I am not really a market person, too many people and too much noise, but I do enjoy visiting our local market town of Solothurn in Autumn on Saturday morning. I had wanted to go since the beginning of October, but the weather was not so friendly, too much rain. Now the sun was even peeping through so I decided now or never. It is a colourful market, full of the products of the surrounding farmlands and a wonderful reward for my camera. I left home with the local train and five minutes later I was ready for action.
The stalls on the market are usually in the same place and you get to know where everything is. The reason for this photo is because the two ladies are friends of mine. The lady on the left is the boss. She has a farm and most of the products she sells are from the farm. She was also the president of our village first aid group, of which I was a member for some years. There is not very much she does not know about helping if there is an accident. She is also a member of the cathedral choir. Her pumpkin soup is famous amongst members of the first aid group, as she always supplies a home made soup for our annual Christmas get together. Of course the pumpkins were a product of her farm. On the right is one of her daughters who is a fereral policewoman when not busy serving on the market. This daughter is also one of my neighbours and I know her very well. It is usually a family business on Saturday morning and her son or daughters are usually assisting.
As I was walking past the stall I asked if a photo would be OK and she said yes, but just take an action photo, nothing posed, so I did. The stall holders are always to be found in the same place, it is all organised with council permission. There is a lot of work involved on having a stall on the market place. Most Friday evenings and through the night the fruit and vegetables to be sold are prepared, as well as making sure that the hens have produced enough eggs I suppose and early on Saturday morning the complete stall is loaded into their vans and taken to Solothurn, where it is built up and ready for customers. The market is probably from about 7-8 in the morning until lunchtime. At lunchtime everything has to be removed and put into storage for another week. Some of the stallholders are also on the Wednesday morning market as well. At lunchtime the street cleaners come into action and by the afternoon there is no trace left of the market.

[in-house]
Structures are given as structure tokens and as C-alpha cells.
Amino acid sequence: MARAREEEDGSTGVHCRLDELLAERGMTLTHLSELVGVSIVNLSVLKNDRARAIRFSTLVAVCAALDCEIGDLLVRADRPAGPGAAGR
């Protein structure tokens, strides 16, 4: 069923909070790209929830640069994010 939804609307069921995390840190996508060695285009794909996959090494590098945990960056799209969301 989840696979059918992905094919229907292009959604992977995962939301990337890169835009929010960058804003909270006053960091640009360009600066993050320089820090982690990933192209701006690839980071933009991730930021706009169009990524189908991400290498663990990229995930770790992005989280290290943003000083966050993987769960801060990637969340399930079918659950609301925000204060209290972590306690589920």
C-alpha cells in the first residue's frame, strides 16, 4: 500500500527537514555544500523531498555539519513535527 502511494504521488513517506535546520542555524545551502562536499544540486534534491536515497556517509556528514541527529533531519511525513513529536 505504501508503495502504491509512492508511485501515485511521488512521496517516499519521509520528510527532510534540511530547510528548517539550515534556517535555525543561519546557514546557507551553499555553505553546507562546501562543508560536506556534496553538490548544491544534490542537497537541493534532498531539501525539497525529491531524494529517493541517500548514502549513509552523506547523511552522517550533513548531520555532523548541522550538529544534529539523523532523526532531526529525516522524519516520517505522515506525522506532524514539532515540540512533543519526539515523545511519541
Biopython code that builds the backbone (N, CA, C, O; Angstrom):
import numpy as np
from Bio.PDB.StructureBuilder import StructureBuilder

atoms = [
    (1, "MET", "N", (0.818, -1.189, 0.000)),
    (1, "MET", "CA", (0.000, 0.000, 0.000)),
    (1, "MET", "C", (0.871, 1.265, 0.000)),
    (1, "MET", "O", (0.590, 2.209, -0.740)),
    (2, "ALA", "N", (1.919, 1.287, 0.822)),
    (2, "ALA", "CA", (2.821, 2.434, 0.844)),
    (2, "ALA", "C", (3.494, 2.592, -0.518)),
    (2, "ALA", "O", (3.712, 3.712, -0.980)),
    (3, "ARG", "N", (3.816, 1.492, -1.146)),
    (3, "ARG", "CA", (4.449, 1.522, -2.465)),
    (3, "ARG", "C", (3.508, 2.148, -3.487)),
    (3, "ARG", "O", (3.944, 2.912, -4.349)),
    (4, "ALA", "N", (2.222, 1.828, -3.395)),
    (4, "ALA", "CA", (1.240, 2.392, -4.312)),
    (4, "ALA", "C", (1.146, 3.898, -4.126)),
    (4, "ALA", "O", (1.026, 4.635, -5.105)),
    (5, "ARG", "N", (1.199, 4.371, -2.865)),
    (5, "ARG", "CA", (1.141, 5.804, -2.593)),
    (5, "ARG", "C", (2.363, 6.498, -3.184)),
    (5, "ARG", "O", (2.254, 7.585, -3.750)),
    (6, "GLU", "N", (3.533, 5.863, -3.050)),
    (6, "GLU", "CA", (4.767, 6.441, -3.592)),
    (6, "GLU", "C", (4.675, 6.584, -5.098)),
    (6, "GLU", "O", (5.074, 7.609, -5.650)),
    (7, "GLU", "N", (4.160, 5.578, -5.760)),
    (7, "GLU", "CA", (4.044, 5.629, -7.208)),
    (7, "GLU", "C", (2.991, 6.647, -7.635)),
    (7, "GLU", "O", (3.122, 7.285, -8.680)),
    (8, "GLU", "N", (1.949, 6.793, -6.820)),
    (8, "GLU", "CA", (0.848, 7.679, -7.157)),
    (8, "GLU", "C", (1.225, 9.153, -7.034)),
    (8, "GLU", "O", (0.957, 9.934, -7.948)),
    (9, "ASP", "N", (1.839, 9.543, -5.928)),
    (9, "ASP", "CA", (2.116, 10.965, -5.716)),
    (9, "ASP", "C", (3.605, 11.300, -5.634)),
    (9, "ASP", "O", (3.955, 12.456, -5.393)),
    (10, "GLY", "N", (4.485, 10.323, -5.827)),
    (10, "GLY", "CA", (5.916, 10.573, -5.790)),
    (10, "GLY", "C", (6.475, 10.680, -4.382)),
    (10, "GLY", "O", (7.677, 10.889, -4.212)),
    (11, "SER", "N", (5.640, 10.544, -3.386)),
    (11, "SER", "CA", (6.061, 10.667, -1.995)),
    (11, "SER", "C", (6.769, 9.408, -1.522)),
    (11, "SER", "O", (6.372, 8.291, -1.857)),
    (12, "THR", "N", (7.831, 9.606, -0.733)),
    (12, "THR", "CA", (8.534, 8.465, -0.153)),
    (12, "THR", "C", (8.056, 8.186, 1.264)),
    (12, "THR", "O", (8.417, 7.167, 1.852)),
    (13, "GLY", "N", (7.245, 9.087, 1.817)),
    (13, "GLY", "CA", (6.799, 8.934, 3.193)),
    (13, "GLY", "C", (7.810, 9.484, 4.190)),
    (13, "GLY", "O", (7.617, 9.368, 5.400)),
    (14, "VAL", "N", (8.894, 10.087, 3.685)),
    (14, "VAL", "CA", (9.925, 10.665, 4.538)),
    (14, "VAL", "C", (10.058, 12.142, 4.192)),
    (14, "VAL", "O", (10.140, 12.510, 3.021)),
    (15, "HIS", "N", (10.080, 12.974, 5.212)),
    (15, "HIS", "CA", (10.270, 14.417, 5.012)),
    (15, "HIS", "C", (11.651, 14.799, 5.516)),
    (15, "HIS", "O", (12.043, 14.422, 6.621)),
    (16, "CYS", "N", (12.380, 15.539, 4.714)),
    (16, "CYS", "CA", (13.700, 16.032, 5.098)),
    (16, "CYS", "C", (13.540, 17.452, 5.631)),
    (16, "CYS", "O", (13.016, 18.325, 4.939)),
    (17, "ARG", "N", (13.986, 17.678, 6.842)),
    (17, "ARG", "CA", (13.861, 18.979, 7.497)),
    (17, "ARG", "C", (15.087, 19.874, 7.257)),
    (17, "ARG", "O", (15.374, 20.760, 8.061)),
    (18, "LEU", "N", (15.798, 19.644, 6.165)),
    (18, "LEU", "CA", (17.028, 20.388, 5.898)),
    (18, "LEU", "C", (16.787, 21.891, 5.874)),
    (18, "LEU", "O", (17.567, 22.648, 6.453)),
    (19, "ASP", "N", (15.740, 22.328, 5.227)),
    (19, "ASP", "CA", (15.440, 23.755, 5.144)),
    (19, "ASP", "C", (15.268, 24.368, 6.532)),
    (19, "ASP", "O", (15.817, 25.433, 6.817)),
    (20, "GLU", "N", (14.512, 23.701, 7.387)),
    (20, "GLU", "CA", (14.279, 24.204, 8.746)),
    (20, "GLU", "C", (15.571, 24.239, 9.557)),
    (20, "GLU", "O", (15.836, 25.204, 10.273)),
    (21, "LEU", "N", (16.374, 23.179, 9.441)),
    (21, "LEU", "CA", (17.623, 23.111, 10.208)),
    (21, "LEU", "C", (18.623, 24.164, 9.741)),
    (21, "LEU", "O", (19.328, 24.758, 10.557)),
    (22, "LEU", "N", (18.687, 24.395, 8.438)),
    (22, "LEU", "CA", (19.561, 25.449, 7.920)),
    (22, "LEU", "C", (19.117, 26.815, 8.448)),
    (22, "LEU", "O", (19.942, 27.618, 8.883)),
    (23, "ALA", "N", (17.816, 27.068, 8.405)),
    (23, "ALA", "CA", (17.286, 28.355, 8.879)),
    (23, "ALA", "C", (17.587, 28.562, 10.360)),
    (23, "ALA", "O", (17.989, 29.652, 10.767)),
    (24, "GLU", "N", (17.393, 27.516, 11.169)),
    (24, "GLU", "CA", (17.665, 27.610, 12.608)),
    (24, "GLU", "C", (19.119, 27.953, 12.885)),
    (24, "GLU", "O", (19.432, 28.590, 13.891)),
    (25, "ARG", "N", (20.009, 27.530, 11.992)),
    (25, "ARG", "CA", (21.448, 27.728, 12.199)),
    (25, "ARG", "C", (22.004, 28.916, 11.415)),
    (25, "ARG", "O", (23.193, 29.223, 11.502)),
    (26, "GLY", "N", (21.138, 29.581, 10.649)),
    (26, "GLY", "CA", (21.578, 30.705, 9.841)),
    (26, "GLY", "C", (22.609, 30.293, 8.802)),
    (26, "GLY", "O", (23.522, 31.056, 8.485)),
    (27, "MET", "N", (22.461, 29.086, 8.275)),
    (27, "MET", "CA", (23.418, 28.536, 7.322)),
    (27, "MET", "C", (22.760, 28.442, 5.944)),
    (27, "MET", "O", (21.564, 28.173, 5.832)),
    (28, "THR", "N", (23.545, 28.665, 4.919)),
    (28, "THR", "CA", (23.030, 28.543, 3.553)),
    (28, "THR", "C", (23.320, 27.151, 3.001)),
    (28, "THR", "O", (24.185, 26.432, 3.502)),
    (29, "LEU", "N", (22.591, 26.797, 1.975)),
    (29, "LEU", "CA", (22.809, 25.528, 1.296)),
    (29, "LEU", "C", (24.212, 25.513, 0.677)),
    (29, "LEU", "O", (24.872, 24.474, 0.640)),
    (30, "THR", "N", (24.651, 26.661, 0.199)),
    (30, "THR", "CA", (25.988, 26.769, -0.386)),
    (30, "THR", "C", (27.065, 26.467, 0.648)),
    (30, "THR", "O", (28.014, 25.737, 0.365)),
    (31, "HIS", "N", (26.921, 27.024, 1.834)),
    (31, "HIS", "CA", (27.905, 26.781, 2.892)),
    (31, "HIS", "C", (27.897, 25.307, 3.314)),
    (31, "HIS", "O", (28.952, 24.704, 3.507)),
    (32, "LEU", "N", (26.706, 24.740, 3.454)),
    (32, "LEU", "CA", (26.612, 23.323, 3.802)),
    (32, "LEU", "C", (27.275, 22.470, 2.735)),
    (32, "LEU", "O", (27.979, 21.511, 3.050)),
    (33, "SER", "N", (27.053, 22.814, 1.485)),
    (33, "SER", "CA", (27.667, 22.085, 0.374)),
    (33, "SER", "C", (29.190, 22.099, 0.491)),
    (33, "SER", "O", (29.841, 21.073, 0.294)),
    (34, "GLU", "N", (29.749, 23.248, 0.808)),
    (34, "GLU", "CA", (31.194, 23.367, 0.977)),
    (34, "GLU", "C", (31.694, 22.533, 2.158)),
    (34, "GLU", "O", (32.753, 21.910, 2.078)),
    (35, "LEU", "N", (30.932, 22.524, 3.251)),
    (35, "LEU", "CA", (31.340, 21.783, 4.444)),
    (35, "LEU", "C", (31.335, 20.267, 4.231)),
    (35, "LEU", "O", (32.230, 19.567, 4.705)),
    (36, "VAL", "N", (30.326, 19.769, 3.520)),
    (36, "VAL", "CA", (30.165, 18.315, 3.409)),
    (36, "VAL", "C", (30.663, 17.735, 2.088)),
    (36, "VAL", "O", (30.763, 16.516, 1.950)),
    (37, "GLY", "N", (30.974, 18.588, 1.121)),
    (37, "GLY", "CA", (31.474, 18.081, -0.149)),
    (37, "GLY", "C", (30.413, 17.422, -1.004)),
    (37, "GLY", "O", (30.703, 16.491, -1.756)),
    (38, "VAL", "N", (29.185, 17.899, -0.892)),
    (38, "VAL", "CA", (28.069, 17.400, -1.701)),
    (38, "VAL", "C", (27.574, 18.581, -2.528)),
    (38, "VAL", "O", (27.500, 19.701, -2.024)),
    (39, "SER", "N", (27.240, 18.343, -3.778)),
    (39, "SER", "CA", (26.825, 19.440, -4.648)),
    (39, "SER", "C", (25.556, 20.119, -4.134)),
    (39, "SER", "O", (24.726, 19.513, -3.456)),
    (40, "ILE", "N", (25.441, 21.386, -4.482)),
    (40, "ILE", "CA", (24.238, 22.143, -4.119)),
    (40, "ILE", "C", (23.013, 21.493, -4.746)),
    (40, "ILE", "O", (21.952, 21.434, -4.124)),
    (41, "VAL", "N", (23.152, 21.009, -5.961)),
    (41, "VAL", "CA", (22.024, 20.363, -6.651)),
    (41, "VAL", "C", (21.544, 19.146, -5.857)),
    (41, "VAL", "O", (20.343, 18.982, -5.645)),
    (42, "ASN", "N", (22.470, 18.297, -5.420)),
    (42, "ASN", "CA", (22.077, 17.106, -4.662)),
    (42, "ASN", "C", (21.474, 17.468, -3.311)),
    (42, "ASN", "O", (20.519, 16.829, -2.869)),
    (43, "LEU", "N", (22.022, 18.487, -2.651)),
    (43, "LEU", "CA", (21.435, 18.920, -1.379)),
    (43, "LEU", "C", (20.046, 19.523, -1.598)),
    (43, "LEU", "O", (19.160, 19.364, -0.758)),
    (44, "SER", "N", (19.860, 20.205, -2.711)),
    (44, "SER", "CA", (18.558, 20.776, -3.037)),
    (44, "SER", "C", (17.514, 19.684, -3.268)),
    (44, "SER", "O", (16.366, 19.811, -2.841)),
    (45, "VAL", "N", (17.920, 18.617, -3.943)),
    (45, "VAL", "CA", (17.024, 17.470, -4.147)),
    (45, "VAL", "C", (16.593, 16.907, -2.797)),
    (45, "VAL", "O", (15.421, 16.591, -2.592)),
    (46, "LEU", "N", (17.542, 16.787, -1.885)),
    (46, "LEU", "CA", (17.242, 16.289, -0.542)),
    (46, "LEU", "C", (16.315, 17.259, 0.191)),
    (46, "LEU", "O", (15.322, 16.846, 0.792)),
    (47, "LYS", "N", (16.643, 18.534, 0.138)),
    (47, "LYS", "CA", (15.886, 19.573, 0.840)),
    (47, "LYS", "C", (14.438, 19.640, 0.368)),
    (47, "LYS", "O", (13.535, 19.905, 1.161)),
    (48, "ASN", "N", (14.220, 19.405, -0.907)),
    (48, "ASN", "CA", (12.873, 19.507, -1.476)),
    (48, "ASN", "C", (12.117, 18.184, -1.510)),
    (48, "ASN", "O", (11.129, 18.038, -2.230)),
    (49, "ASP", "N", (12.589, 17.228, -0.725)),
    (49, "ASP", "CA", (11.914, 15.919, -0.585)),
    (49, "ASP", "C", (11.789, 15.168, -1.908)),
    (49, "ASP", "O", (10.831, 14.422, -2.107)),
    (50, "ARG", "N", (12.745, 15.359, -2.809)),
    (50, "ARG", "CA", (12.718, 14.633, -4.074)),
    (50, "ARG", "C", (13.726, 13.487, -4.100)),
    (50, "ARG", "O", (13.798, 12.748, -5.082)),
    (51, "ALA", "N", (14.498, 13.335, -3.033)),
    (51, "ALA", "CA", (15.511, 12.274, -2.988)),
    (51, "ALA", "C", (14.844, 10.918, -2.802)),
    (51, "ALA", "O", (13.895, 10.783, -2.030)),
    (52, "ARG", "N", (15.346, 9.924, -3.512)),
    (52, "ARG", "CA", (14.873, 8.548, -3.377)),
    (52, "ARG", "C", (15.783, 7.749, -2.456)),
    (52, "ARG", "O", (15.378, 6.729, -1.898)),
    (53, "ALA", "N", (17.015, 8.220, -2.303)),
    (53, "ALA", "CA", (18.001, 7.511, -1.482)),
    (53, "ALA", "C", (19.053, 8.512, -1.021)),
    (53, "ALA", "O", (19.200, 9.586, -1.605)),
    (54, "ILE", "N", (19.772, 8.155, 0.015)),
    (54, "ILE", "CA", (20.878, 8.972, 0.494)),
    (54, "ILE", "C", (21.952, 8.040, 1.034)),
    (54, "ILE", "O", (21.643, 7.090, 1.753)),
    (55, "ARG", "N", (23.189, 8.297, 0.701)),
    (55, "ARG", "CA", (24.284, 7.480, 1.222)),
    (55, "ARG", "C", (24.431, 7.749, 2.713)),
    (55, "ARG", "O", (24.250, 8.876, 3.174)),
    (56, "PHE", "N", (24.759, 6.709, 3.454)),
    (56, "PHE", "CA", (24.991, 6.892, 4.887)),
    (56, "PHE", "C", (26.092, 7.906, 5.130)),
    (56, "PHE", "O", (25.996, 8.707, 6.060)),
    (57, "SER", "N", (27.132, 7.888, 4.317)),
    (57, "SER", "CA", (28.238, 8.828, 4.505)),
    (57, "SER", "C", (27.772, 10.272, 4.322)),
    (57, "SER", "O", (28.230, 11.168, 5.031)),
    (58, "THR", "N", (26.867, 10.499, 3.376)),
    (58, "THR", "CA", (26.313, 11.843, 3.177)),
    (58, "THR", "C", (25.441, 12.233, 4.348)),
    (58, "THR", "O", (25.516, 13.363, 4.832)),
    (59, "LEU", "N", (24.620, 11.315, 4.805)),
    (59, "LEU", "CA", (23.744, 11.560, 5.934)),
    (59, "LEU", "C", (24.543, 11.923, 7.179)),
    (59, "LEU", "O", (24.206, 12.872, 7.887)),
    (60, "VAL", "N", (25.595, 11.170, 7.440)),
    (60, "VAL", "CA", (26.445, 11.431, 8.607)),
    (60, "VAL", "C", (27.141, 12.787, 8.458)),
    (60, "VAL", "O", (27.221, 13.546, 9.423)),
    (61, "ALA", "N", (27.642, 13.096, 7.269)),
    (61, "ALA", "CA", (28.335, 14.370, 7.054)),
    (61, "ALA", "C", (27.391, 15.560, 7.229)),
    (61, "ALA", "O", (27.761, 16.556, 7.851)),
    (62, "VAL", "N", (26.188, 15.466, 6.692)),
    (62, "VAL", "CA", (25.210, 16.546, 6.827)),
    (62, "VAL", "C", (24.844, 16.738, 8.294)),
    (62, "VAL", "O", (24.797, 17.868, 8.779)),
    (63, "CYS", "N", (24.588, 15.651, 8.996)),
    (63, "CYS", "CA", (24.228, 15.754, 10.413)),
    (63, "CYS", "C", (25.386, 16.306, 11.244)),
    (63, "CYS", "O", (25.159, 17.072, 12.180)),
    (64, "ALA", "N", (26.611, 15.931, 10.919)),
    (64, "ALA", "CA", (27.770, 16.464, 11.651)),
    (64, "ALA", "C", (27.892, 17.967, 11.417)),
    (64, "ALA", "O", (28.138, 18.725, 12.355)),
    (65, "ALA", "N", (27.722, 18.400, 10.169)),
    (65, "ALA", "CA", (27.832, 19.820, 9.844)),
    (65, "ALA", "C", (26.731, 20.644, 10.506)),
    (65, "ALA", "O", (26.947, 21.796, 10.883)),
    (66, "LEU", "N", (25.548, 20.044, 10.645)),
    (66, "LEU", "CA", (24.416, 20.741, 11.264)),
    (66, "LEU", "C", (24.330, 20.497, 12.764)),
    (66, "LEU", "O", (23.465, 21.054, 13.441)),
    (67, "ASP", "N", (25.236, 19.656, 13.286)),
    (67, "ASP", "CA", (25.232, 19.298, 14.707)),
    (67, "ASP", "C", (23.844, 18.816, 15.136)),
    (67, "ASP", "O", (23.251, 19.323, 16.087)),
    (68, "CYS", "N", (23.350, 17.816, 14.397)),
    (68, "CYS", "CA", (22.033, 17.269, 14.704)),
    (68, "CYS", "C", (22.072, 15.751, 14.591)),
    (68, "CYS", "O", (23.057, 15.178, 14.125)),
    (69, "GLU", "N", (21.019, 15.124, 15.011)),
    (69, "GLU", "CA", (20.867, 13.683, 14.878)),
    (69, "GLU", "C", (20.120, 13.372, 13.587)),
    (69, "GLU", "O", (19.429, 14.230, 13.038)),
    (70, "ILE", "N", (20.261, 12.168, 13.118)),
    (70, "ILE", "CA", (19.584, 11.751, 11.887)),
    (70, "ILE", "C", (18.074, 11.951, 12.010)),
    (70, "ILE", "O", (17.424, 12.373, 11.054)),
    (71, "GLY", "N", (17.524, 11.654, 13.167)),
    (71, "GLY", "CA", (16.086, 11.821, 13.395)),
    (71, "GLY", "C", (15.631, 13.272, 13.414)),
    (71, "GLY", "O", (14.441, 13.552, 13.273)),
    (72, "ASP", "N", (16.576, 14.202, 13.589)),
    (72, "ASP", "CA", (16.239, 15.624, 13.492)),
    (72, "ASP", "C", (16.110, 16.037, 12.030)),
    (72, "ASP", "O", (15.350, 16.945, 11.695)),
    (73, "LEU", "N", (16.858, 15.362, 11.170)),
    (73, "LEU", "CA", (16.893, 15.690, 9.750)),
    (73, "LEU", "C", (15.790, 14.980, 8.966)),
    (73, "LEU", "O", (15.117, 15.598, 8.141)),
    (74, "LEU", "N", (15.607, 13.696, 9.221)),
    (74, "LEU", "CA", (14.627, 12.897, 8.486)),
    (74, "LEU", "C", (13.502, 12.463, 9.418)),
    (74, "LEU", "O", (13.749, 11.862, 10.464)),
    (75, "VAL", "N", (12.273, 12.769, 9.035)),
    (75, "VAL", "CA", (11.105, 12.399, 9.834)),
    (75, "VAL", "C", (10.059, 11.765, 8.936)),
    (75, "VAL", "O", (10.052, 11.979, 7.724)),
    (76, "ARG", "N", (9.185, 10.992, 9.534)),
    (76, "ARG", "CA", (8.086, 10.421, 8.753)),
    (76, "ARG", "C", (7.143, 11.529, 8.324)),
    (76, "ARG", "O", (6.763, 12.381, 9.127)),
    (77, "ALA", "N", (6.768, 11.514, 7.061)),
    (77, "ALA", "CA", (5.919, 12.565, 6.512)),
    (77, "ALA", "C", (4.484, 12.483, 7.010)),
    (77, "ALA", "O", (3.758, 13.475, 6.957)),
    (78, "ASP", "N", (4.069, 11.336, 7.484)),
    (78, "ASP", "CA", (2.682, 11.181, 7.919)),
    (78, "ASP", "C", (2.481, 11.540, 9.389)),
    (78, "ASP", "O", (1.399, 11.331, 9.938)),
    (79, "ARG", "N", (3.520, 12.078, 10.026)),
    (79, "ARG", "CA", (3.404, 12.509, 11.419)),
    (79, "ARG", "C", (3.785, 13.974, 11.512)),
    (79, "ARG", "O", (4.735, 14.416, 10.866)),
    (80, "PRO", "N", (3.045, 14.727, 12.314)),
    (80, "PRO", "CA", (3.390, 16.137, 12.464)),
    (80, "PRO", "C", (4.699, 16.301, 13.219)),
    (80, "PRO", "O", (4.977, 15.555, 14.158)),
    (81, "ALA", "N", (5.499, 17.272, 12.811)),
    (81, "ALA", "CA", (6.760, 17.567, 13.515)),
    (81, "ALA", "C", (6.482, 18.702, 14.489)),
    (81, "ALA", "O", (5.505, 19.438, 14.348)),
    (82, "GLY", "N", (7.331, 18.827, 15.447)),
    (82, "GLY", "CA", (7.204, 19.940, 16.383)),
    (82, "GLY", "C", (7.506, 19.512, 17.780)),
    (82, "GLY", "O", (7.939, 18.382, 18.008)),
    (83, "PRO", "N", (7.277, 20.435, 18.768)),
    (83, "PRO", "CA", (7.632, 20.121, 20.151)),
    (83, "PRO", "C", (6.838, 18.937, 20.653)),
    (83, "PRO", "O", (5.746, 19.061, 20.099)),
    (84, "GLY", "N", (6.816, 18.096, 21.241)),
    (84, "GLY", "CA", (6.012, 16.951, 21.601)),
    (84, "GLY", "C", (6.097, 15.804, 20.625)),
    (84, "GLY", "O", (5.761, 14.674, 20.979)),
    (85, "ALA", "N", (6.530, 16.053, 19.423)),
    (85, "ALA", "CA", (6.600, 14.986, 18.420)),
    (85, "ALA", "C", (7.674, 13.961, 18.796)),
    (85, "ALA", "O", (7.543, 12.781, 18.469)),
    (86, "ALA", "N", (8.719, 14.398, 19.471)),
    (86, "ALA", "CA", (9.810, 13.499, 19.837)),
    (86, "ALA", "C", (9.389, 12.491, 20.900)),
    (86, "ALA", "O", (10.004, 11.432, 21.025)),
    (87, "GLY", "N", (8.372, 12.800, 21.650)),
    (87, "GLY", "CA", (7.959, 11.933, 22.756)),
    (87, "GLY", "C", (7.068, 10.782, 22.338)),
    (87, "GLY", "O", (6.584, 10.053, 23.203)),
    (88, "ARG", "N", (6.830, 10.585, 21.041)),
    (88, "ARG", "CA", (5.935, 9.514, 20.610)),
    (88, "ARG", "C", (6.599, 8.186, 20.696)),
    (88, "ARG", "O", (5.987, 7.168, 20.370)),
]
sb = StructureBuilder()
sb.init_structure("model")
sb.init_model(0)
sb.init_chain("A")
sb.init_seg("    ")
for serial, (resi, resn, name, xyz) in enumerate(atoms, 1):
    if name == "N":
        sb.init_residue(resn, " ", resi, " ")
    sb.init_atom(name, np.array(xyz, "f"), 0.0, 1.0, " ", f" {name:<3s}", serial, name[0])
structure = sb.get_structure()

The market is guided by the season, which is one of the reasons I like the Autumn market so much, because of the colourful show of Winter vegetables. My personal favourites are the marrows, squash, courgettes or whatever you call them.
Of course there is also a stall specialising in different types of mushroom. These are call bolets in English it seems.
A market would not be a market without flowers, and at this time of the year heather is quite in season. I usually plant some in the garden, which stays through the Winter for a colourful show until Spring.
It is also custom to have roasted chestnuts in Autumn. We do have a kiosk in Solothurn. Year after year the same family come to Solothurn in Winter from the Ticino, the Italian part of Switzerland and stay, selling the chestnuts, which are actually a special sort known as "Marroni" to the Swiss and are not the same sort you see on the horse chestnut trees that grow in the local woods. Those are for animal consumption. I found some on the market. They are encased in a prickly coat, and are the only ones edible for humans.
After an hour I decided it was time to go home. I had a dinner to cook, although there was no rush. I walked home as I just missed the train and decided a half hour walk would not be too exhausting.
I took a lot of photos, but it was worth it. Did I say sunflowers are quite in at the moment, so here is a photo of what the market had to offer.